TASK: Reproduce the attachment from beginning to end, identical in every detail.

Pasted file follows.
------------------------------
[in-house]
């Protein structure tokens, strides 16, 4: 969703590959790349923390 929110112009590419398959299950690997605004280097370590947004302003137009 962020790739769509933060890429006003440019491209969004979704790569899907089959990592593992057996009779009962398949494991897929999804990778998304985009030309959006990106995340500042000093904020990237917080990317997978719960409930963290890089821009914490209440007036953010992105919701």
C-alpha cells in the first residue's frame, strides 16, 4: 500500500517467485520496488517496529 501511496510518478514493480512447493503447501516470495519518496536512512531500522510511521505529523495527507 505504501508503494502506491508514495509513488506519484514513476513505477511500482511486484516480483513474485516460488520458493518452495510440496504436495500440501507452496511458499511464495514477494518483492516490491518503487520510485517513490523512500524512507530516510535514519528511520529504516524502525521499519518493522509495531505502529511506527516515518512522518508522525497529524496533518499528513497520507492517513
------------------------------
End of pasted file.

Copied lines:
[in-house]
């Protein structure tokens, strides 16, 4: 969703590959790349923390 929110112009590419398959299950690997605004280097370590947004302003137009 962020790739769509933060890429006003440019491209969004979704790569899907089959990592593992057996009779009962398949494991897929999804990778998304985009030309959006990106995340500042000093904020990237917080990317997978719960409930963290890089821009914490209440007036953010992105919701």
C-alpha cells in the first residue's frame, strides 16, 4: 500500500517467485520496488517496529 501511496510518478514493480512447493503447501516470495519518496536512512531500522510511521505529523495527507 505504501508503494502506491508514495509513488506519484514513476513505477511500482511486484516480483513474485516460488520458493518452495510440496504436495500440501507452496511458499511464495514477494518483492516490491518503487520510485517513490523512500524512507530516510535514519528511520529504516524502525521499519518493522509495531505502529511506527516515518512522518508522525497529524496533518499528513497520507492517513